Adding Value 
- Do you add Value? – The CAD Manager Position 
- Do you add Value? – More on the CAD Manager Position 
- Do You Add Value? – Your Expertise 
- Do you add Value? – With Creative Thinking 
- Do you add Value? – Providing Structure 
- Do you add Value? – Through Determination 
- Do you add Value? – with Enthusiasm 
- Do you add Value? – Intuition 
- Do You Add Value? – The Series Continues 
- Do You Add Value? – Knowledge 
- Do You Add Value? – Commitment 
- Do You Add Value? – Kindness and Compassion 
- Do You Add Value? – Flexibility 
- The Value of Lightening Up 
- The Value of Discipline 
- The Value of Focus and Clarity 
- The Value of Thinking Big and Working Small
Think Big – Work Small
Tech managers live in a world that is very large and very small. Technology encompasses so many areas and so many areas impact your environment. You cannot ignore new trends and you cannot embrace every trend. It is a dichotomy that hovers over us as we try to get things done and move things forward.
Tech managers have to see the forest and the trees. They cannot get tied up in the minutia, but they cannot ignore it. When they plan out the details of their vision for the future, they cannot forget the grand concepts and culture changes that may derail their efforts.
Excellent tech managers must see the big picture while they are managing the details. Small actions move the the big picture forward. Big picture thinking allows you to not get tunnel vision on the task list. Advancing tech manager must nurture the skill of doing both.
How is that done?
Start Big – plan out your initiatives with the largest concepts you can think of. Start with a very large target, like “Improve productivity”. Then think of the largest movements you can make to empower that effort. Like “migrate to the current version of software” or “increase training” or “update the standards”. Always checking your next smallest movement with the original target in mind. Revisit the target of productivity as you plan how/who/when/what of it all.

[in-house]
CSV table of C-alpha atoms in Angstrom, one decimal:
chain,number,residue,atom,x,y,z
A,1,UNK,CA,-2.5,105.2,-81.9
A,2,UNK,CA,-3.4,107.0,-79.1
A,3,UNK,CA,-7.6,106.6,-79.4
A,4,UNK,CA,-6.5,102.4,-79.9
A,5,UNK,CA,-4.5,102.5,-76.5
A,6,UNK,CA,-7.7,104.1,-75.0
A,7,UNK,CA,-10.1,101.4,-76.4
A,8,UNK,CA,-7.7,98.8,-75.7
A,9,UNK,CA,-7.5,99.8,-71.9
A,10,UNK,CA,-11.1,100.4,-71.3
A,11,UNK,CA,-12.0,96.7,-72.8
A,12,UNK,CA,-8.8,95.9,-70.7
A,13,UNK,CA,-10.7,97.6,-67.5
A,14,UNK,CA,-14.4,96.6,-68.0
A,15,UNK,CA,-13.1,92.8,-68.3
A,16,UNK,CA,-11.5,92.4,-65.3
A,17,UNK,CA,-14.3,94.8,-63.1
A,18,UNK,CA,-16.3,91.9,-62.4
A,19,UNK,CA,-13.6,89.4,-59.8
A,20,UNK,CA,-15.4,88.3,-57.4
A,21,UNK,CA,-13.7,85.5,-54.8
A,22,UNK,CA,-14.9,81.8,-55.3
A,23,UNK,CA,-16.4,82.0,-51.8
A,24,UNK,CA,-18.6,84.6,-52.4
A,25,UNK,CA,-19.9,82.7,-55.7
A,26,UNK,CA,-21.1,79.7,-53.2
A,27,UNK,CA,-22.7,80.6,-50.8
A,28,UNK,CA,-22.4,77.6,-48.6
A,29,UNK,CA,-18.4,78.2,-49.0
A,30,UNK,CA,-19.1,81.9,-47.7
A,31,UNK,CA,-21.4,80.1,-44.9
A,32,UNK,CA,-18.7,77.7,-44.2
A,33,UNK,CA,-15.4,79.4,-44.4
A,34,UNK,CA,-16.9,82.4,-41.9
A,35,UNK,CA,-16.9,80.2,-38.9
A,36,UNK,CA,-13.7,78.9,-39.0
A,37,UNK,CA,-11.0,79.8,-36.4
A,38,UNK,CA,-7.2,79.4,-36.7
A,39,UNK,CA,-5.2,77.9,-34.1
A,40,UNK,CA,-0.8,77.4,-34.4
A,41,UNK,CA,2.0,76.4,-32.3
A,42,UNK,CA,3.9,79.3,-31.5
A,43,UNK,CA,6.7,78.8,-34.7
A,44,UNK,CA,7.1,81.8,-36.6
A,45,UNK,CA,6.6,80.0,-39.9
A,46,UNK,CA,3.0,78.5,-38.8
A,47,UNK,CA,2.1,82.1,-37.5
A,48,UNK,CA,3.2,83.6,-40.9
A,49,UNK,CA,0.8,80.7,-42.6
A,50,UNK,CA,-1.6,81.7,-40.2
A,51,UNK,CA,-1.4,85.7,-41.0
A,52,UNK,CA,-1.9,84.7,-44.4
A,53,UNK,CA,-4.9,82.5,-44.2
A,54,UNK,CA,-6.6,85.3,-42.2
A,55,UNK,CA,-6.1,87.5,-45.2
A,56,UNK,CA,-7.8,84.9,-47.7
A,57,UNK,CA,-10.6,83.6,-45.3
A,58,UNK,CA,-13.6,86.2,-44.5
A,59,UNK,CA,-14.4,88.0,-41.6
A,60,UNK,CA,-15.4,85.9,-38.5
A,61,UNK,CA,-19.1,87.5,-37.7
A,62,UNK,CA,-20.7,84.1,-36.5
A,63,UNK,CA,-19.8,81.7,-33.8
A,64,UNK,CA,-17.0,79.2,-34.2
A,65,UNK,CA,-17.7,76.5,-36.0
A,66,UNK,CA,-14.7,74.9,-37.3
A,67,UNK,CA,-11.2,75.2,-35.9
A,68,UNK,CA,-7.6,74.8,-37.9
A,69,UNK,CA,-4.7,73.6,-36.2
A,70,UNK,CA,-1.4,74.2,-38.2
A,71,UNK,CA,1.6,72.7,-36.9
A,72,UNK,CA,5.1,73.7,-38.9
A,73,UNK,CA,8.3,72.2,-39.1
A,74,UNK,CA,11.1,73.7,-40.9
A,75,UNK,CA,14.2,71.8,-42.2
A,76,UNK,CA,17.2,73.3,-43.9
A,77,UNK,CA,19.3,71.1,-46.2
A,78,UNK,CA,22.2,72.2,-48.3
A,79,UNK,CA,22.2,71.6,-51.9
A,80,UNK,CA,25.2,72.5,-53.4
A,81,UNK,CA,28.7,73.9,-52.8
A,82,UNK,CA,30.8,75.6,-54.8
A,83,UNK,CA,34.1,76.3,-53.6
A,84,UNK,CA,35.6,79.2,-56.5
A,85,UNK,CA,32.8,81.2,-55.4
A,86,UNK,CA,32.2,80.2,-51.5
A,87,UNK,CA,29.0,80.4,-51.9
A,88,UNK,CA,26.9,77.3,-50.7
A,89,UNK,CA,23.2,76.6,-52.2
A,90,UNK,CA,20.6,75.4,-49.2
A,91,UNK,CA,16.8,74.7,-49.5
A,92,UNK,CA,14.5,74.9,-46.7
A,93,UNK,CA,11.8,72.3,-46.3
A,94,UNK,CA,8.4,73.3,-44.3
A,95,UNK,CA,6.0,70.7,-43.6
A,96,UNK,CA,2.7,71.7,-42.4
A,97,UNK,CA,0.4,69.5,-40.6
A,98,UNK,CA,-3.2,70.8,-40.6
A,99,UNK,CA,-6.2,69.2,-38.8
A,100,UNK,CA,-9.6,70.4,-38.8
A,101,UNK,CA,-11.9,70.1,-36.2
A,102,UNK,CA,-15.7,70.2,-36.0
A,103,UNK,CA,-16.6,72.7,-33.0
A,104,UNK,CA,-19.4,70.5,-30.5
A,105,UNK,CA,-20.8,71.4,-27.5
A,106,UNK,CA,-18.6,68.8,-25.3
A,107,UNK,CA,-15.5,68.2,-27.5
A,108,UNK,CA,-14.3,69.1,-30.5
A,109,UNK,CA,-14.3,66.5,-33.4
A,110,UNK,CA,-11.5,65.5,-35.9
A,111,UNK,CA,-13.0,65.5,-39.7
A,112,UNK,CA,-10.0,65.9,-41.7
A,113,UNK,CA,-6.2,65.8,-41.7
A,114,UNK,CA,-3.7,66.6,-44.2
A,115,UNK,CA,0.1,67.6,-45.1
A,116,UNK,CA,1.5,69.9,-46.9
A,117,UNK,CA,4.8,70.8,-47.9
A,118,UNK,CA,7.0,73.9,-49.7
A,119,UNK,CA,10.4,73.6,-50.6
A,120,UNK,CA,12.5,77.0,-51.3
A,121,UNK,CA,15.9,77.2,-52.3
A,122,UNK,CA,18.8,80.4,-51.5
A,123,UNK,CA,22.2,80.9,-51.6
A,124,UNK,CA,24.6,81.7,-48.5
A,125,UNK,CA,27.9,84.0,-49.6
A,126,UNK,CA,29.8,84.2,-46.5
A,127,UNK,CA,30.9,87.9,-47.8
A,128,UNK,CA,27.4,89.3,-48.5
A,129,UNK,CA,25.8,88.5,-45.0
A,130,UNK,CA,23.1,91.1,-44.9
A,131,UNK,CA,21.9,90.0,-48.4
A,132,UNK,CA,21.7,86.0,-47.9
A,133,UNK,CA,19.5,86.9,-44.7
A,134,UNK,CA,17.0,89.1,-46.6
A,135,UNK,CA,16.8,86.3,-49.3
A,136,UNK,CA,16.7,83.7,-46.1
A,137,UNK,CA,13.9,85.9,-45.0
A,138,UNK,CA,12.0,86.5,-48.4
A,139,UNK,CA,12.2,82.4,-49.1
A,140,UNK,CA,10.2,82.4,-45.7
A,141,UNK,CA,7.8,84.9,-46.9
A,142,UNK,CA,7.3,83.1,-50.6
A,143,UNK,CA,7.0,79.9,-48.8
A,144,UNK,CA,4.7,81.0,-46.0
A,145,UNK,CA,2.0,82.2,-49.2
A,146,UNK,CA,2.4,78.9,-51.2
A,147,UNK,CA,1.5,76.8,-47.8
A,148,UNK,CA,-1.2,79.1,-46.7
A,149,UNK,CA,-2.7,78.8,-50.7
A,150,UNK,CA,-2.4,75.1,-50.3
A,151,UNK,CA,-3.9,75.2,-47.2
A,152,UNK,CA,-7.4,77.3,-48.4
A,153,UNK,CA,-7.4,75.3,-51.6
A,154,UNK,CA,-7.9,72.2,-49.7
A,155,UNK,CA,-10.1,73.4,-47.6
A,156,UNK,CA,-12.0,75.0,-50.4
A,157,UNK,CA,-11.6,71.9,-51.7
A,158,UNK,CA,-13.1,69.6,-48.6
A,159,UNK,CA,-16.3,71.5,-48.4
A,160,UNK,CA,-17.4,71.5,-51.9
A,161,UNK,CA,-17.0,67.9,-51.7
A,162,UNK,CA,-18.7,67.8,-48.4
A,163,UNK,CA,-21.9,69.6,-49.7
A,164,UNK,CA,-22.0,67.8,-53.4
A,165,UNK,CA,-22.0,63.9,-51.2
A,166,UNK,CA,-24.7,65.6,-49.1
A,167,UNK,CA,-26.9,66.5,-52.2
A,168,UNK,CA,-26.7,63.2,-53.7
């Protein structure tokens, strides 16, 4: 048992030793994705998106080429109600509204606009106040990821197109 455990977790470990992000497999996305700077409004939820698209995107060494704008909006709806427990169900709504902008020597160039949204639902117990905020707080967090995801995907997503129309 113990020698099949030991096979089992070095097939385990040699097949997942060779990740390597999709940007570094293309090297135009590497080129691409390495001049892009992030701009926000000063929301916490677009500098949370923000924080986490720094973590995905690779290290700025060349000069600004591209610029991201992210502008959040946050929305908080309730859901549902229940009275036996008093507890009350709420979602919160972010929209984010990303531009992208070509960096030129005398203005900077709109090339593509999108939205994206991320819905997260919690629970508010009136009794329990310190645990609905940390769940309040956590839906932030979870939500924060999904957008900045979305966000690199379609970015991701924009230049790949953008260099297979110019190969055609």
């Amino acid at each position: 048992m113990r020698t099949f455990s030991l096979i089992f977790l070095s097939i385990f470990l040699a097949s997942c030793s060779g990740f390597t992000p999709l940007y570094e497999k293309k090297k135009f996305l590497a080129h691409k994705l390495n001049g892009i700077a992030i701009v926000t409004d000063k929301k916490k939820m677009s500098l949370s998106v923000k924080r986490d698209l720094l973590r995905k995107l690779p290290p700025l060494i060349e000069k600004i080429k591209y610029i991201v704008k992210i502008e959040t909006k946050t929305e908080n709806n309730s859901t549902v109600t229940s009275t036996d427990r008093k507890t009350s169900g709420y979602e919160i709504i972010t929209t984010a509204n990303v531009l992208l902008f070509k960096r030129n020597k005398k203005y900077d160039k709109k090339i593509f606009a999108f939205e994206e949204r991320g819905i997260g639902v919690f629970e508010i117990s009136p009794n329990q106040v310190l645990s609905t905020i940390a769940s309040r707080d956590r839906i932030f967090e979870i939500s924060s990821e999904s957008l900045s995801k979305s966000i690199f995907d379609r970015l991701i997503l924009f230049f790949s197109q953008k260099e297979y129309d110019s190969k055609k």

Finish Small – break it apart into the smallest units needed. Units of effort should be defined to get things done. I do not have to define everything down to 15 minute tasks is day long or even week long tasks are good enough. Divide task into steps in getting things done. There are usually three things I use to define how or if I divide a task even smaller.
- So that you can assign work – have I broken the task down enough so the deliverable is defined and understood by staff.
- Dividing work among staff – If one task will take one persons two weeks, can you divide it into smaller task so that two people can work on it and finish sooner? If so, then do it (like not being able to divide up a customization effort because only one person can work on one file or program at a time).
- Using the time available – this is usually done when I have to do something myself. I may have 30 minute chunks of available time in a day. So I divide up my deliverables/milestones into items that can be completed in 30 minutes. It might be things as small as making a phone call, writing 50 lines of code, or talking to staff about guidelines. I try to see if I can get something done whenever I have some time to spare (as if I do).
Plan for 80% – Start planning and when you have about 70-80% of the tasks broken out, then start working on them. Don’t take forever to plan out every eventuality. Just make some progress and revisit the plan when each task is done. Group tasks together by function, timeline, staff ability or whatever. Then parse out the work and keep folks motivated.
How does this add value?
Momentum is of extreme value in a tech environment. By thinking big, you do not squash momentum and excitement about achieving a goal with over planning. By working small, you provide enough framework for progress even if the time available is limited.